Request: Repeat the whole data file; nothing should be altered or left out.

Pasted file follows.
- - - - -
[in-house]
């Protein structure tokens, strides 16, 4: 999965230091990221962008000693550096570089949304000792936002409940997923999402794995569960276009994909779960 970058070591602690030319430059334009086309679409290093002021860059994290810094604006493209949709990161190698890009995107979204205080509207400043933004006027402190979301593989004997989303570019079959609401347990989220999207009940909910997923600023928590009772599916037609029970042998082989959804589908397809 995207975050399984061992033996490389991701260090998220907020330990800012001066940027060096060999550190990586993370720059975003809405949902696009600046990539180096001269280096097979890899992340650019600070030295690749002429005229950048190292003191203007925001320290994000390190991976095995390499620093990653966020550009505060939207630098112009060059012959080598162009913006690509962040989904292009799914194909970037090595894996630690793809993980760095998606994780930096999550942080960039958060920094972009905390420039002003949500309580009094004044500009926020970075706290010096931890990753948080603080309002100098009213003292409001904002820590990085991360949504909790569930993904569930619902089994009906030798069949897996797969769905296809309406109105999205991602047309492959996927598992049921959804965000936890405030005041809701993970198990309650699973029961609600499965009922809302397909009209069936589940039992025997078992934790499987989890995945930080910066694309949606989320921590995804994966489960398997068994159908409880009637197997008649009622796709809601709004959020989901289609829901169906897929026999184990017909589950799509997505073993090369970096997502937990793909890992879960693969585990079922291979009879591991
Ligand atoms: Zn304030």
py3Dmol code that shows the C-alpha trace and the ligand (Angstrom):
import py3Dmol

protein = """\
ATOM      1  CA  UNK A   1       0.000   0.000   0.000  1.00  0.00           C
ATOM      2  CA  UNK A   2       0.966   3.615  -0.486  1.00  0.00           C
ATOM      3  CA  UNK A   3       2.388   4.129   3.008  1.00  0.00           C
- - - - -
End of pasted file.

[in-house]
């Protein structure tokens, strides 16, 4: 999965230091990221962008000693550096570089949304000792936002409940997923999402794995569960276009994909779960 970058070591602690030319430059334009086309679409290093002021860059994290810094604006493209949709990161190698890009995107979204205080509207400043933004006027402190979301593989004997989303570019079959609401347990989220999207009940909910997923600023928590009772599916037609029970042998082989959804589908397809 995207975050399984061992033996490389991701260090998220907020330990800012001066940027060096060999550190990586993370720059975003809405949902696009600046990539180096001269280096097979890899992340650019600070030295690749002429005229950048190292003191203007925001320290994000390190991976095995390499620093990653966020550009505060939207630098112009060059012959080598162009913006690509962040989904292009799914194909970037090595894996630690793809993980760095998606994780930096999550942080960039958060920094972009905390420039002003949500309580009094004044500009926020970075706290010096931890990753948080603080309002100098009213003292409001904002820590990085991360949504909790569930993904569930619902089994009906030798069949897996797969769905296809309406109105999205991602047309492959996927598992049921959804965000936890405030005041809701993970198990309650699973029961609600499965009922809302397909009209069936589940039992025997078992934790499987989890995945930080910066694309949606989320921590995804994966489960398997068994159908409880009637197997008649009622796709809601709004959020989901289609829901169906897929026999184990017909589950799509997505073993090369970096997502937990793909890992879960693969585990079922291979009879591991
Ligand atoms: Zn304030």
py3Dmol code that shows the C-alpha trace and the ligand (Angstrom):
import py3Dmol

protein = """\
ATOM      1  CA  UNK A   1       0.000   0.000   0.000  1.00  0.00           C
ATOM      2  CA  UNK A   2       0.966   3.615  -0.486  1.00  0.00           C
ATOM      3  CA  UNK A   3       2.388   4.129   3.008  1.00  0.00           C